Kava-induced dermopathy: a niacin deficiency?

  title={Kava-induced dermopathy: a niacin deficiency?},
  author={Patricia Ruze},
  journal={The Lancet},
  • P. Ruze
  • Published 16 June 1990
  • Medicine
  • The Lancet
Kava dermopathy in Fiji: an acquired ichthyosis?
The pathogenesis of Kava dermopathy may be associated with a functional defect in one or more cytochrome P450 enzymes implicated in epidermal integrity, thus mimicking the genetic defect as seen in lamellar ichthyosis type 3.
Acquired ichthyosis and pityriasis rotunda.
Pacific Island 'Awa (Kava) Extracts, but not Isolated Kavalactones, Promote Proinflammatory Responses in Model Mast Cells
Water extractable active ingredients may play a role in the physiological and pathophysiological effects of kava, and suggests that mast cell activation may be a mechanistic component of kavalactones‐related skin inflammations.
Kava kava: examining new reports of toxicity.
The ‘Natural Health Service’: natural does not mean safe
In this review, a few commonly known plants with psychotropic effects (St John’s wort, Ginkgo biloba, kava, ginseng and valerian) are discussed by way of illustration.
Toxicity of Kava Kava
The present review focuses on the recent findings on kava toxicity and the mechanisms by which kava induces hepatotoxicity.
Safety review of kava (Piper methysticum) by the Natural Standard Research Collaboration
A recommendation is made to consolidate and analyse available reports and to continue postmarket surveillance in an international repository to prevent duplicates and promote collection of thorough details at the time of each report so that any association with kava is clearly defined.
Final Report on the Safety Assessment of Piper Methysticum Leaf/Root/Stem Extract and Piper Methysticum Root Extract
Piper methysticum leaf/root/stem extract is the cosmetic ingredient name for a material derived from the leaves, roots, and stems of the Piper methysticum G. Forster plant, commonly known as kava
Final Report on the Safety Assessment of Piper Methysticum Leaf/Root/Stem Extract and Piper Methysticum Root Extract
The available oral toxicity data support the concern about liver damage on ingestion but do not resolve the question, for example, whether these ingredients would be substantially absorbed through the skin, and the available data are insufficient to support the safety of these ingredients in cosmetics.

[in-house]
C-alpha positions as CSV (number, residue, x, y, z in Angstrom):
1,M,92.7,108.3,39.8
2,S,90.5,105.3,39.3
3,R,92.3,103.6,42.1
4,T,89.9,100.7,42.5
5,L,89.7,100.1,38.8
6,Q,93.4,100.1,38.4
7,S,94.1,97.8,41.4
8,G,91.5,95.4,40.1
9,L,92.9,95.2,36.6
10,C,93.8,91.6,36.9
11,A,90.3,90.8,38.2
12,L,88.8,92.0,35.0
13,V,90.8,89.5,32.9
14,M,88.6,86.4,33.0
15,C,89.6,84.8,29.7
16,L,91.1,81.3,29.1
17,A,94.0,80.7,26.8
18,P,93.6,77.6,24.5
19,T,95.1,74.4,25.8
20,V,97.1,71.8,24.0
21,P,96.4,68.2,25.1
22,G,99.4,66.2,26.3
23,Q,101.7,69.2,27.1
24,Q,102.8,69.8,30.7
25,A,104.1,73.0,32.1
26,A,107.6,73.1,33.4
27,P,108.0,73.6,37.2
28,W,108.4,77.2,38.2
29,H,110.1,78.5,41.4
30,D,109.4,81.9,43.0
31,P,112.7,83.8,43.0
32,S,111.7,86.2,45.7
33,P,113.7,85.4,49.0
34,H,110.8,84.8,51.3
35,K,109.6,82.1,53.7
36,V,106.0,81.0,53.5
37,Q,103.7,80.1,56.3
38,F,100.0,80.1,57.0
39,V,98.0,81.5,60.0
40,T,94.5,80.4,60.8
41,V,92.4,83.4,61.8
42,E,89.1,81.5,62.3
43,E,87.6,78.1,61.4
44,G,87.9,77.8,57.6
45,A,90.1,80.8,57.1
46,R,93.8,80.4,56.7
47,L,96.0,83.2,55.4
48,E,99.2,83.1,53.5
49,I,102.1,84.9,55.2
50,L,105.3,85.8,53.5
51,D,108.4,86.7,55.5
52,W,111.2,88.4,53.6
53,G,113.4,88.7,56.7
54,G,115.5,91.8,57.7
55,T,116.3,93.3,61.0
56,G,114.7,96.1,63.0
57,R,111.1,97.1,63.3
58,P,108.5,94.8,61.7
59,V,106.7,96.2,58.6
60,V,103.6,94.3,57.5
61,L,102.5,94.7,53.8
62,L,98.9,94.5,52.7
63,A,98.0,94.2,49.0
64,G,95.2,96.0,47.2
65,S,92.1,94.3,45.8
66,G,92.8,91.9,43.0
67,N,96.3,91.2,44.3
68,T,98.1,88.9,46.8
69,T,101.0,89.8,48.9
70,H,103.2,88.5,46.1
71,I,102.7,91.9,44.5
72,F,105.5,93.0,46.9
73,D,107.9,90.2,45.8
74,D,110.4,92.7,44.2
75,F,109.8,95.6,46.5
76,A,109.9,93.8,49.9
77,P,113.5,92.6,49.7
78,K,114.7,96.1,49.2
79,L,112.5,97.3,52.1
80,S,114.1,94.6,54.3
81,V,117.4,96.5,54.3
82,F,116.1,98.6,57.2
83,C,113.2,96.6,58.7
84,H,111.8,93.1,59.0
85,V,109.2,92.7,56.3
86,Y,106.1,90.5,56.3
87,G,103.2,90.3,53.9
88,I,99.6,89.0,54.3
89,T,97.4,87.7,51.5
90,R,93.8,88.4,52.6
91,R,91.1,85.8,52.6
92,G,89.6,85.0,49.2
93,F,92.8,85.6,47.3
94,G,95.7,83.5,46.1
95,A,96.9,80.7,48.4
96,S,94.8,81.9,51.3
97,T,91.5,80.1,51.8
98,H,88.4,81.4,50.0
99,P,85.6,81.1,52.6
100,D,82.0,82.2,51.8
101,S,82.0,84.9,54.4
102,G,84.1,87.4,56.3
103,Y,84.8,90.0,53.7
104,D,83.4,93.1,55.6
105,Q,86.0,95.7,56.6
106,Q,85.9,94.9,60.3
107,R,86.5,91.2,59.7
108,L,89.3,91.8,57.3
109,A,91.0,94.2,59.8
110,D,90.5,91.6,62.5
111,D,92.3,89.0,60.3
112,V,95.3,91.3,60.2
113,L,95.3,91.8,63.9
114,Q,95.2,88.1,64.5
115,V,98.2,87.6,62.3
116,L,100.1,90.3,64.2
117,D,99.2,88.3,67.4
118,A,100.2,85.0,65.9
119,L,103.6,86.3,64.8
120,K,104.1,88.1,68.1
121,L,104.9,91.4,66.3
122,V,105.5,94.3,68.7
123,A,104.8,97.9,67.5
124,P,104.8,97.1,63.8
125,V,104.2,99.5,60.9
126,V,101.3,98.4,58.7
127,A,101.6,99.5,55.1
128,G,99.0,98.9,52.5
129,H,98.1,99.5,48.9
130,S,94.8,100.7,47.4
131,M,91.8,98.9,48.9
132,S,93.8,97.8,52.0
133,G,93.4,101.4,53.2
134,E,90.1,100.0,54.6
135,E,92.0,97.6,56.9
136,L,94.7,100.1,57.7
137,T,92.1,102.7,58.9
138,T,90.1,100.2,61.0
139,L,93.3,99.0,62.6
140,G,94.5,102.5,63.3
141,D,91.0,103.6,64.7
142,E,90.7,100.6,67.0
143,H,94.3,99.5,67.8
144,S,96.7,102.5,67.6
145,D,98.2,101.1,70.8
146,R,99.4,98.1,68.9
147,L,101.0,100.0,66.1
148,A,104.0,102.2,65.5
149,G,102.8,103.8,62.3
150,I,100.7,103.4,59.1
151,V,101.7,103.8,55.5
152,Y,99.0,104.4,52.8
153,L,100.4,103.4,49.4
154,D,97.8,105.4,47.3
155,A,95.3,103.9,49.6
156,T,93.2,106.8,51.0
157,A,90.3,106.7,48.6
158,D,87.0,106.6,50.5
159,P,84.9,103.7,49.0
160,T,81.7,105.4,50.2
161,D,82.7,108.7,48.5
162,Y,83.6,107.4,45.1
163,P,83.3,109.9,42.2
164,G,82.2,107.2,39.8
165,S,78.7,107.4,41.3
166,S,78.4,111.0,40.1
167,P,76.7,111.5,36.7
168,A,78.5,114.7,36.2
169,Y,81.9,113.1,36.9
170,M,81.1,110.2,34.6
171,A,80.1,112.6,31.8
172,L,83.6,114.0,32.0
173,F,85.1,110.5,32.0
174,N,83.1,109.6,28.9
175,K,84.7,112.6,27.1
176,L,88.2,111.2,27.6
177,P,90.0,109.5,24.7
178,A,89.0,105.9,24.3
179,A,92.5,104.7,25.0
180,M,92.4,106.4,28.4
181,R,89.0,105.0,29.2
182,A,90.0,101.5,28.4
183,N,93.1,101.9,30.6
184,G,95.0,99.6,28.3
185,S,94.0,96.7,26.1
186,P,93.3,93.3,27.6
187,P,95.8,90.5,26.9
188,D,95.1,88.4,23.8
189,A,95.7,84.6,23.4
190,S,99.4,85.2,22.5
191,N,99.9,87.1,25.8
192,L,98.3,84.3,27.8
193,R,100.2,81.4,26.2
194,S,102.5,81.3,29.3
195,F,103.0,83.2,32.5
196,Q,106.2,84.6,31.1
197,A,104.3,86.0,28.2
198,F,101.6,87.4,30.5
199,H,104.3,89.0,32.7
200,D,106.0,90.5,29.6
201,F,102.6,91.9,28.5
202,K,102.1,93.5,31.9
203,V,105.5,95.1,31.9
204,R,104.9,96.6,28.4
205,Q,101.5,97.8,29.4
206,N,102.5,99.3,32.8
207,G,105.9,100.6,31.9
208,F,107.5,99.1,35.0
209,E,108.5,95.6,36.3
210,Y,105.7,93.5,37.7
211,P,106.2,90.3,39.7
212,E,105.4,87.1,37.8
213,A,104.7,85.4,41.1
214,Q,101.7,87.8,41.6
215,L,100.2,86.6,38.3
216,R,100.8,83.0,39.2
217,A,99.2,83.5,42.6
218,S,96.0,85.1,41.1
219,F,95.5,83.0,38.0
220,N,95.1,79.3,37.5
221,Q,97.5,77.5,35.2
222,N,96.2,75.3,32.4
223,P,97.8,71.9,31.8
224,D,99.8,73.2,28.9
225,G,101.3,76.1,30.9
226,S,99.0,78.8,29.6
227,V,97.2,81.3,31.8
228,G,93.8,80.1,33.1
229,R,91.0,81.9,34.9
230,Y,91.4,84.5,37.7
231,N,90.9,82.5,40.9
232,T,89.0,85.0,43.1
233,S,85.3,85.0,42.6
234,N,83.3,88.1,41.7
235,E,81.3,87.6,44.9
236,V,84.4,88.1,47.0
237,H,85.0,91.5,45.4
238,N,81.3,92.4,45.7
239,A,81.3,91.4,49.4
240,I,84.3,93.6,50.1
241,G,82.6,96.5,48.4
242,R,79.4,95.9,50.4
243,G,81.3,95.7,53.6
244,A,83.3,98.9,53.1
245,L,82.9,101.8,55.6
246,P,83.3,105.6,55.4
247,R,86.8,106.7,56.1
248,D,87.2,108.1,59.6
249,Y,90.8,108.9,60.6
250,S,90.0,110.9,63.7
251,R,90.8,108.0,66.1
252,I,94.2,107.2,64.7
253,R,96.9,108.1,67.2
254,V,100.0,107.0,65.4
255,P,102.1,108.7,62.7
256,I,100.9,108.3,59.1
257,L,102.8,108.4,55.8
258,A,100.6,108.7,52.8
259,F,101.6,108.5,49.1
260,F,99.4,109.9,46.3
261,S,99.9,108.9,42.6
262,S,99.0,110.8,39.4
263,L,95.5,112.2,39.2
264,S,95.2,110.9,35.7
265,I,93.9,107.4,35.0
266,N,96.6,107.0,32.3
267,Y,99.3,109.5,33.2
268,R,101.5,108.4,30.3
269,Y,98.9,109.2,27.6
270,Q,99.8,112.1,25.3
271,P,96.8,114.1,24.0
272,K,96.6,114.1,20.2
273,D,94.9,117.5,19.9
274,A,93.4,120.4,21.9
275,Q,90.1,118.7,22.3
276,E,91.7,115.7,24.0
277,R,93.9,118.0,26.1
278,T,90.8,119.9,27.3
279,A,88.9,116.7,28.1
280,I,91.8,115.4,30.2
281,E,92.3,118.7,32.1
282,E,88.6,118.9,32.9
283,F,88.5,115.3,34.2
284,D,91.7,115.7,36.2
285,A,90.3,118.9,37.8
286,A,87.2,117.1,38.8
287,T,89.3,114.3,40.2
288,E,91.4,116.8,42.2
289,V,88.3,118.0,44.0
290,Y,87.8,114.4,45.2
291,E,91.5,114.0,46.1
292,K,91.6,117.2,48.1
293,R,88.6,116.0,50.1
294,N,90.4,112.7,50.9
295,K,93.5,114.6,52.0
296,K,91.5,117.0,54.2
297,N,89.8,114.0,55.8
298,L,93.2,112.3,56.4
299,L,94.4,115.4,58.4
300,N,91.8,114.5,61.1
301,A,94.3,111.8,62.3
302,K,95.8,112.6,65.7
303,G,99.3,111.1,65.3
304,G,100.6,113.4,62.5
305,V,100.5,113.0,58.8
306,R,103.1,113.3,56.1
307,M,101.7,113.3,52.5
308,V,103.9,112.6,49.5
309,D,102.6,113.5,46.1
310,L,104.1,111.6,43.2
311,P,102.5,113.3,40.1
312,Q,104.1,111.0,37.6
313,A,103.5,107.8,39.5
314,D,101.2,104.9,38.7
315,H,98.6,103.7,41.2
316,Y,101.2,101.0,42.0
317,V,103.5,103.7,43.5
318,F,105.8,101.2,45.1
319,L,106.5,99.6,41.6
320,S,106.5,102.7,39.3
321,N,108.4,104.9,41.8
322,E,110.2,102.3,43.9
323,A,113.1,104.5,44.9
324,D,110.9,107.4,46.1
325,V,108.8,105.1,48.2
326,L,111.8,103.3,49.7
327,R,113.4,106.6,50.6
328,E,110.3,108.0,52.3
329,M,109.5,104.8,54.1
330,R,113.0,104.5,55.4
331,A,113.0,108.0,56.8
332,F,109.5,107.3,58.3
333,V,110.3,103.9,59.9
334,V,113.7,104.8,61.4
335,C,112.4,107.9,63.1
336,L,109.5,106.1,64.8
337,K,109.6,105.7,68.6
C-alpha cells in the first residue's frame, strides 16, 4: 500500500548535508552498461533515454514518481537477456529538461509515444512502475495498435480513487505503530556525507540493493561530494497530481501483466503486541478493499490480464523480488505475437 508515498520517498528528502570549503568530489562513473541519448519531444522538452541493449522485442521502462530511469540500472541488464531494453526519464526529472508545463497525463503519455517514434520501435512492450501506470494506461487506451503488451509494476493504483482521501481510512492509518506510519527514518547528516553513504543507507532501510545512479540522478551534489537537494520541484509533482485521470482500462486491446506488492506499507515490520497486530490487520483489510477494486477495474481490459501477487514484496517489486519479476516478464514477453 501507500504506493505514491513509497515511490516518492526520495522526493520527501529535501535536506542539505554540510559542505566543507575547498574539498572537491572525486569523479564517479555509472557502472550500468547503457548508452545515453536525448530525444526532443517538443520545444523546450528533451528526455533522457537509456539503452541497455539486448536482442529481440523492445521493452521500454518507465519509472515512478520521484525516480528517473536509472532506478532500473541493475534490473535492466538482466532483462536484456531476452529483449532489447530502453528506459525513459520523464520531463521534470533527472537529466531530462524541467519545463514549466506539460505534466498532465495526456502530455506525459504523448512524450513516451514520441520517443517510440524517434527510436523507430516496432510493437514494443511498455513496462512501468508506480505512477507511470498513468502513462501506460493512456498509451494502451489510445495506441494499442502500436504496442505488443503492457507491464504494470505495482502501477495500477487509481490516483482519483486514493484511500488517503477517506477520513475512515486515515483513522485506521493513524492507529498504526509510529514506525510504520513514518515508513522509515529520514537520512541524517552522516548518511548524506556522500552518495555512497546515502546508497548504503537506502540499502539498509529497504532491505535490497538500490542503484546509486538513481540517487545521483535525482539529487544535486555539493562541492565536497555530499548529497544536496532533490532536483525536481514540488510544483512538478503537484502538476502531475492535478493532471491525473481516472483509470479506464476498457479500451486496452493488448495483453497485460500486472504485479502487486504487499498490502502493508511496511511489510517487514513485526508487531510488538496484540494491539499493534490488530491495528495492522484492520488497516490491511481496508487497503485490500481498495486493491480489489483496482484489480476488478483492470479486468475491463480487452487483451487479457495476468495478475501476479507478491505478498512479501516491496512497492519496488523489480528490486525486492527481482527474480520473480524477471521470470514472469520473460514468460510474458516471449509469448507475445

Pellagra: a still existing disease
Pellagra is no longer the medico-social problem it was in the past but in countries with a low nutritional level it continues to a considerable degree in endemic form and in areas of the so-called 'civilized world' where nutritional problems do not really exist, occasional cases are found.
Cutaneous syndromes produced as side effects of triparanol therapy.
It is shown that dryness of the skin and a picture of pseudoacanthosis nigricans were produced by nicotinic acid administered in large quantities to patients for hypercholesterolemia and it was logical to look for such changes in patients taking a different medication but for a similar purpose, namely, to decrease plasma cholesterol.
Ichthyosis induced by cholesterol-lowering drugs. Implications for epidermal cholesterol homeostasis.
For example, hairless mice fed azacosterol hydrochloride (20,25-diazacholesterol) develop a generalized scaling disorder without loss of barrier function, and topical or systemic repletion with cholesterol can correct the scaling abnormalities.
Nutritional deficiency and the skin.
  • S. Miller
  • Medicine
    Journal of the American Academy of Dermatology
  • 1989
Myotonia and keratoderma induced by 20,25 diazacholestenol.
A new inhibitor of cholesterol synthesis, 20,25 diazachlestenol, produced myotonia in 31 persons; and, in six of these, a keratoderma which resembles the natural disease, keratoderma climactericum.
Parameters of Kava Used as a Challenge to Alcohol
  • J. Cawte
  • Psychology
    The Australian and New Zealand journal of psychiatry
  • 1986
At the high level of intake in this community, medical effects hitherto unreported are being observed, and further studies of the clinical effects and the human metabolism of high dosage kava are needed.
Characterization and Physiological Activity of Some Kawa Constituents
Piper metbysticum Forster is a shrub in the family Piperaceae which occurs in Oceania. Its striking characteristics are long-stemmed, heartshaped leaves, peculiarly knotty branches, and small flowers
Effects of the heavy usage of kava on physical health: summary of a pilot survey in an Aboriginal community
There is a strong rationale for urgent social action to improve health in Aboriginal communities and, in particular, to reduce the consumption of kava and to improve the nutritional status of kAVA users.
Some visual effects caused by the beverage kava.